Hans Thomas, the 12-year-old narrator, and his alcoholic father, another joker, are more satisfying characters than the purely functional Sophie and Alberto. Father and son embark on a journey from Norway to Greece to track down Hans Thomas's runaway mother. On the way they visit Legoland, where Dad exclaims: "Just imagine if all this suddenly came alive, Hans Thomas ... basically we ourselves are such live Lego figures." Alberto also used Lego to explain Democritus's theory of atoms, you may remember, but here the story-within-a-story, about the problematic relationship between creator and created, uses a different game as its paradigm.
Hans Thomas whiles away Dad's morning hangovers with lonely games of solitaire, which makes him all the more receptive to the tiny story-book he finds, about a man on a desert island whose only companions are a pack of playing cards. Before long the vividly imagined card-characters escape from their creator's brain and take on objective existence. They live in harmony with the shipwrecked sailor until the appearance of the mischievous joker prods them into self-consciousness (rather in the way that Sophie and Alberto become aware of their own fictional status), with disastrous results.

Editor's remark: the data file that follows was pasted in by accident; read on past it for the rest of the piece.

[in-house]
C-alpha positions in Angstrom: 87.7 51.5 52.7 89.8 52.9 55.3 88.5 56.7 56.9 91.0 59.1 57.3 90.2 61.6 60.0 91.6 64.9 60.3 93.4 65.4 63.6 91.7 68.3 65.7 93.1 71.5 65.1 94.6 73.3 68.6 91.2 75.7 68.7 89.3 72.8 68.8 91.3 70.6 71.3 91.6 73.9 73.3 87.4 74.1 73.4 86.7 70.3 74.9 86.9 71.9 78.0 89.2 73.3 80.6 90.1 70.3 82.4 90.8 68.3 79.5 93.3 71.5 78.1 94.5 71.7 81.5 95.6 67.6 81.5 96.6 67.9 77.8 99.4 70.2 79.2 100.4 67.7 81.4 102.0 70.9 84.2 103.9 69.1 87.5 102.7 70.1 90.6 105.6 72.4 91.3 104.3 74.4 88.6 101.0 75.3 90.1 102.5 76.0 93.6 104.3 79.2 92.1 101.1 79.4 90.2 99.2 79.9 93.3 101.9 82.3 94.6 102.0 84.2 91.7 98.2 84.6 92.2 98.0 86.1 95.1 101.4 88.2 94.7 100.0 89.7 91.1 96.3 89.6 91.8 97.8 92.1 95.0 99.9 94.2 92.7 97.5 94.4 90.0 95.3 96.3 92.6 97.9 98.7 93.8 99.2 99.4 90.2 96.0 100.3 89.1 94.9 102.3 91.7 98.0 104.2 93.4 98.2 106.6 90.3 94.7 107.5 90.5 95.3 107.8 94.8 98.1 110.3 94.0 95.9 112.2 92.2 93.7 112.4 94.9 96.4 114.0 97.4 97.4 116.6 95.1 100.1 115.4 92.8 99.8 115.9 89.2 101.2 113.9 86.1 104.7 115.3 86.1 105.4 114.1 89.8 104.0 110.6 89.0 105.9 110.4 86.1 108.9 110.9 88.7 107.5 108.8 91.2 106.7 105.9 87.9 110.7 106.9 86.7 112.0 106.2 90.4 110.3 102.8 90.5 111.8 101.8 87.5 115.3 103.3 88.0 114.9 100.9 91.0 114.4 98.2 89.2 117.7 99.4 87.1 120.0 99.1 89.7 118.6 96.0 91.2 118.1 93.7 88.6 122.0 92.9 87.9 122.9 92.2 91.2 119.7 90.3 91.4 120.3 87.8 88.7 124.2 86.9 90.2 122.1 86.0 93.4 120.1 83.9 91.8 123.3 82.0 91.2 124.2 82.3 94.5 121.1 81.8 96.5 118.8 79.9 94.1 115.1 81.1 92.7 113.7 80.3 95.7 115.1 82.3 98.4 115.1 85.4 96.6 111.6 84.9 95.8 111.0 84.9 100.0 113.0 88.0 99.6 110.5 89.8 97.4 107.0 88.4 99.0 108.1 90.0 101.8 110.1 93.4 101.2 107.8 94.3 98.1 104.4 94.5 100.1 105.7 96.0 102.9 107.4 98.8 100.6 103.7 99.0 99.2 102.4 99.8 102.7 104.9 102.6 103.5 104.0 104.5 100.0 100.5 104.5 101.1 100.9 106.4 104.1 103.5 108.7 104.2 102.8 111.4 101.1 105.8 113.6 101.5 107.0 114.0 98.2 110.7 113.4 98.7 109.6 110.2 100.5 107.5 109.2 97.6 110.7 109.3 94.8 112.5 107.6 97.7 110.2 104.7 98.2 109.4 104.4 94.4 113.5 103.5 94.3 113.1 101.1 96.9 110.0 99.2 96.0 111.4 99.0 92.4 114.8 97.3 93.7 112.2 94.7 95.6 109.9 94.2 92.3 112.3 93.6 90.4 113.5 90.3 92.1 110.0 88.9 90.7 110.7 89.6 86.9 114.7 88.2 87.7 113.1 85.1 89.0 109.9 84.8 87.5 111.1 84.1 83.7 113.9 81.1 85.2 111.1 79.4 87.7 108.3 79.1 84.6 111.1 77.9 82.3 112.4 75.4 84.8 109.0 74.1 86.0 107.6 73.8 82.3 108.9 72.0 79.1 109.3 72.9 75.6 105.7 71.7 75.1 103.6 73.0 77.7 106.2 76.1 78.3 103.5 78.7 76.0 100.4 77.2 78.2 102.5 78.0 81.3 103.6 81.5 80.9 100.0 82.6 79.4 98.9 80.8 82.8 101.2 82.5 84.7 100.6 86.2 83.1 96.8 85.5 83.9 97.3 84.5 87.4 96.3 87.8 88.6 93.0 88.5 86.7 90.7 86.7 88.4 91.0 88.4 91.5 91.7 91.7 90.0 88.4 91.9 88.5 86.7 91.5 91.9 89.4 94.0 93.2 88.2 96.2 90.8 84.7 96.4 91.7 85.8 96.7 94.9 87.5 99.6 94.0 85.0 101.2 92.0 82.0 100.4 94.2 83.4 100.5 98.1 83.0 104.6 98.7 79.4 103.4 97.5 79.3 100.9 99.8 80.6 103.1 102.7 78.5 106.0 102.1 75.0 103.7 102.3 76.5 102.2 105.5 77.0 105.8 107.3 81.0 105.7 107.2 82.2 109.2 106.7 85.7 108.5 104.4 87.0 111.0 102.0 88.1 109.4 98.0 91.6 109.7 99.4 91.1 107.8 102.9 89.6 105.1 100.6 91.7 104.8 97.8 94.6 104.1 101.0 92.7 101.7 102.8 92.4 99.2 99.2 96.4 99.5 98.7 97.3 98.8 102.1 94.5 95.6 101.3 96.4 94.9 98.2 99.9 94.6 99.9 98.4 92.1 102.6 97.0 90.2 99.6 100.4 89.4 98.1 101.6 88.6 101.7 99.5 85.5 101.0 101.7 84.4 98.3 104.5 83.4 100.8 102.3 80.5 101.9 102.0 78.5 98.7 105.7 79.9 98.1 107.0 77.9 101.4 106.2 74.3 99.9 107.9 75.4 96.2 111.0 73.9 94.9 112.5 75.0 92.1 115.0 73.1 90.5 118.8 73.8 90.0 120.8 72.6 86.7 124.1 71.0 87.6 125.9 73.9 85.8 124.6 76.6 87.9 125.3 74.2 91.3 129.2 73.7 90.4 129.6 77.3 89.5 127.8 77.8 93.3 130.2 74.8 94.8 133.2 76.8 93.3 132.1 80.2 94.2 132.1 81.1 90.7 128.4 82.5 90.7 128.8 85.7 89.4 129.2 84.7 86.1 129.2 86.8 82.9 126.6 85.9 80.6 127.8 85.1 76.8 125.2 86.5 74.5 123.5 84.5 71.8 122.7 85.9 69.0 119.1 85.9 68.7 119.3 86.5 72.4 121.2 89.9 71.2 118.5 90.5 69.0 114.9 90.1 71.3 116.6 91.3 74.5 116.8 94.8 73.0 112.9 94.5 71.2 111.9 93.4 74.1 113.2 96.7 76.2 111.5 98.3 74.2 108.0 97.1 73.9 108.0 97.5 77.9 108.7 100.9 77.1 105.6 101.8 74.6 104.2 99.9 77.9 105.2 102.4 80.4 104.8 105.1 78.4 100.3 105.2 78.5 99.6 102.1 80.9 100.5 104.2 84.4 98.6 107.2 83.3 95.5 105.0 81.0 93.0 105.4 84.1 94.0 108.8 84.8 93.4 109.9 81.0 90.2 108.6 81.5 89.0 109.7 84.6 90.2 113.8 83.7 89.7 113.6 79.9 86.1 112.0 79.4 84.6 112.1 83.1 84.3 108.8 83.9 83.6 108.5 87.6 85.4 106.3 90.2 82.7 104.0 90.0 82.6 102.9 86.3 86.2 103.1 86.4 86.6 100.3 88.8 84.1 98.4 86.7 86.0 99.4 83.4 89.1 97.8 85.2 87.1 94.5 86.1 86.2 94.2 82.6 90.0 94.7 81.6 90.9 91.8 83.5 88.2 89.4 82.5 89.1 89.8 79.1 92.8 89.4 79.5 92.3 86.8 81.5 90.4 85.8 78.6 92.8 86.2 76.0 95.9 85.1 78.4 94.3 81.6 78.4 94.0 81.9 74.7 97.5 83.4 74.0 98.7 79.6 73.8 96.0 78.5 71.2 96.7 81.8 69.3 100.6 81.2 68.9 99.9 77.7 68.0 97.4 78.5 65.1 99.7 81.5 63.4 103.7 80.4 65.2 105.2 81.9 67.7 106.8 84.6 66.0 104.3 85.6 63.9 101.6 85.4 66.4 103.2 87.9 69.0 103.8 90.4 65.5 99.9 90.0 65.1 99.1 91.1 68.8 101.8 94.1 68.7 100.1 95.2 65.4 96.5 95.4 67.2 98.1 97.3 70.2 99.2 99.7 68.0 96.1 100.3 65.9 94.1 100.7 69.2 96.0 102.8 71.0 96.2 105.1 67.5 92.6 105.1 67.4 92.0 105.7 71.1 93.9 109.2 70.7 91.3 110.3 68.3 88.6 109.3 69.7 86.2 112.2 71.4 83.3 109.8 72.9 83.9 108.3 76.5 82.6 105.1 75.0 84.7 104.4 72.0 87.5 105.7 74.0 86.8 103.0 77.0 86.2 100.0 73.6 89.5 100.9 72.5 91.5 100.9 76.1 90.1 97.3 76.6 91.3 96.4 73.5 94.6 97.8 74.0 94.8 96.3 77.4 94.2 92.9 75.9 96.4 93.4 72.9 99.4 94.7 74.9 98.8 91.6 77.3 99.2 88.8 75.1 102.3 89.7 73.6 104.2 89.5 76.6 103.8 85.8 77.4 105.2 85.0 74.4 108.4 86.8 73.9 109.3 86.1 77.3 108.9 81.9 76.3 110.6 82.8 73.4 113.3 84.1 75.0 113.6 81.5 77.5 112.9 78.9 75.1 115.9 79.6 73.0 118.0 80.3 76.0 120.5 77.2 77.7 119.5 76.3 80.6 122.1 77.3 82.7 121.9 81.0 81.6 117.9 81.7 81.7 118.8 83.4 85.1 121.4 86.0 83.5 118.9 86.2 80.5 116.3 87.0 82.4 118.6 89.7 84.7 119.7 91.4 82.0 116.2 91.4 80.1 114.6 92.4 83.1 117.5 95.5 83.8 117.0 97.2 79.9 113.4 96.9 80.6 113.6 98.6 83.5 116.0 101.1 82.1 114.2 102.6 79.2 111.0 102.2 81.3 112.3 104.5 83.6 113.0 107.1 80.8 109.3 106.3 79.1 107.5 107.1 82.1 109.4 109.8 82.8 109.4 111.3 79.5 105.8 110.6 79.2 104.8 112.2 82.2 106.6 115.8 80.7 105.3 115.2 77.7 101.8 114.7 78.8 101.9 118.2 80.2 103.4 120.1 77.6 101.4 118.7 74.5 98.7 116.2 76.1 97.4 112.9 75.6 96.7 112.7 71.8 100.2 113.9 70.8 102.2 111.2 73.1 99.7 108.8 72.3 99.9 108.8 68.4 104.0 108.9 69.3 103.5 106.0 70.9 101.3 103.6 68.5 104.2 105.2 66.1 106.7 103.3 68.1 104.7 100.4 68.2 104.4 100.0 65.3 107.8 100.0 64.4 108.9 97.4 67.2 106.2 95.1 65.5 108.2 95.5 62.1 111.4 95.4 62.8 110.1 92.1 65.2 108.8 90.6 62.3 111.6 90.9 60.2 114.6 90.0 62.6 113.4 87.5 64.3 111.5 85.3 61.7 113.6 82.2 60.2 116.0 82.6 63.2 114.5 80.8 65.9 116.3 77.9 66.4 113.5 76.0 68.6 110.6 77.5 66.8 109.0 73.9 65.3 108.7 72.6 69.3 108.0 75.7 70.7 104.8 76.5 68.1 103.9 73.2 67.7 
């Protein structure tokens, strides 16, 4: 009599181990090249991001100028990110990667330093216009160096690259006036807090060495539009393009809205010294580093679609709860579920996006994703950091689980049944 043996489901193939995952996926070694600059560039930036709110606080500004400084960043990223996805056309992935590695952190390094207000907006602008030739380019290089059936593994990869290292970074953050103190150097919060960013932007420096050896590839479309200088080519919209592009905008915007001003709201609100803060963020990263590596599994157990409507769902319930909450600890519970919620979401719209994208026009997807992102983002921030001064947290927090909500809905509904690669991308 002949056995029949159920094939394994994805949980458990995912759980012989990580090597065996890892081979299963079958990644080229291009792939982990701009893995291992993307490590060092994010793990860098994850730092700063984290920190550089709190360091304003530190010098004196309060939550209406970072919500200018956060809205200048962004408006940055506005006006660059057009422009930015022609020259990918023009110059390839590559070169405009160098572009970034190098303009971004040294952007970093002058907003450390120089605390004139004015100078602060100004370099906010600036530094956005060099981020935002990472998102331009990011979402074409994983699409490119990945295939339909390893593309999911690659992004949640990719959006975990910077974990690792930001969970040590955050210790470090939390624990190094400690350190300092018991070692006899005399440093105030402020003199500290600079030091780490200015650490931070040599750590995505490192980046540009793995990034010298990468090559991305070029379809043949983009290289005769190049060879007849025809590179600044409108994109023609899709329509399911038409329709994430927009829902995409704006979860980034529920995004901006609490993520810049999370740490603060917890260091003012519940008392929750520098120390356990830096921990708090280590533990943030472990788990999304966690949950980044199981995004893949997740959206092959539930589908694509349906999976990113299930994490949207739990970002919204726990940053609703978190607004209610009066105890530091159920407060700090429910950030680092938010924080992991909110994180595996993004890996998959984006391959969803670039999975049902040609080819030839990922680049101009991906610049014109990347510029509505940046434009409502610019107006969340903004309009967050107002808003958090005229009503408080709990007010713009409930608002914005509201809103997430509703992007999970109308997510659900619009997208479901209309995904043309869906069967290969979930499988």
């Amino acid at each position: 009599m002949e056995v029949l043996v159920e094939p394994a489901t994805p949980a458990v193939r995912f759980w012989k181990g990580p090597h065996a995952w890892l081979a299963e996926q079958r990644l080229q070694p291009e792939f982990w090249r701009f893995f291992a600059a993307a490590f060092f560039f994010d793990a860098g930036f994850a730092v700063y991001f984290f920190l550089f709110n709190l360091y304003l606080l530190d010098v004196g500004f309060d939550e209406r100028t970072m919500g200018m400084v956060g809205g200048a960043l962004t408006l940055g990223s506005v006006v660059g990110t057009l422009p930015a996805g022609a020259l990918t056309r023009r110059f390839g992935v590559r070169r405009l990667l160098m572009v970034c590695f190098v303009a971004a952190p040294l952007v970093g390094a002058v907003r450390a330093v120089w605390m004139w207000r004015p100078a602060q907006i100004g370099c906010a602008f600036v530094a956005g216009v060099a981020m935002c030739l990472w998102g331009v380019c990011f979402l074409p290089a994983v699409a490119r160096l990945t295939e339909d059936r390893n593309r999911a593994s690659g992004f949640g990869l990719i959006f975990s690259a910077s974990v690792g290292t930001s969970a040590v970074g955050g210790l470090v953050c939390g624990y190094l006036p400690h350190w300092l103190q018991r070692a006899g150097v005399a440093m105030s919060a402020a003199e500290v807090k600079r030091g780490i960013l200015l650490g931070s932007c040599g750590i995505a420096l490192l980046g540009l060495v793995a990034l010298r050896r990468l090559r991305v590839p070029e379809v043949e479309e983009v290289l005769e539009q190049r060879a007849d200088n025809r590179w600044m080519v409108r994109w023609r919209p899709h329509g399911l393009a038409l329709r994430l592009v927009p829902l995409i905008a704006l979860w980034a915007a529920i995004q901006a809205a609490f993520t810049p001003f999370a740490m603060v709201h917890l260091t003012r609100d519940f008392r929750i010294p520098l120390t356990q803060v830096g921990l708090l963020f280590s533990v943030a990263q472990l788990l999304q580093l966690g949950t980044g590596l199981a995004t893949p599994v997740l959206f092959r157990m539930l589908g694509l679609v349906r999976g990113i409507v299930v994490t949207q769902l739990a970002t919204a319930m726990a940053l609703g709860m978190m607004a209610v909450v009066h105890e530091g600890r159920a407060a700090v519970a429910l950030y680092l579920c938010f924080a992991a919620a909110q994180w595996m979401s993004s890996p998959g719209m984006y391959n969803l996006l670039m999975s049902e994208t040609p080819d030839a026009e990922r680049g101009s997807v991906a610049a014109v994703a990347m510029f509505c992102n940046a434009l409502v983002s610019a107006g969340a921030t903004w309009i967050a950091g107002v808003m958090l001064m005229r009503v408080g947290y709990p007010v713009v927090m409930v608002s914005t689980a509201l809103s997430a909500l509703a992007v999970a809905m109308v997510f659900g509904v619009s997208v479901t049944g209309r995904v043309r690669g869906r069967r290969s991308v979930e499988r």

As Hans Thomas reads his book with the help of a magnifying-glass given to him by a mysterious dwarf, Dad roams around philosophising ("If our brain was simple enough for us to understand it, we would be so stupid we wouldn't be able to understand it after all"), and "bumming" jokers from any card-players he encounters. In Greece, Dad lectures his son on philosophy, myths and the Oracle, but the device of the journey makes these spurts of didacticism seem less contrived, and Hans Thomas, half awed, half humorously indulgent towards his baffling father, is a much more satisfactory focus for the reader than the shadowy Sophie.
Like Gaarder's debut, The Solitaire Mystery owes a debt to Lewis Carroll: the riddling, self-important playing-cards are straight out of Wonderland. Carroll, of course, was an Oxford don who poked fun at current philosophical theories in his stories. Since The Solitaire Mystery is not a straightforward trot through the centuries like Sophie's World, what, to use a term from that book, is its "philosophical project"? Simply to remind readers to cherish a sense of wonder at the world's haunting strangeness. The child mature enough to understand this will already have had some of that sense of wonder rubbed off; but as a sparkling injunction to be forever humorous, optimistic and above all curious, this is a book of marvels.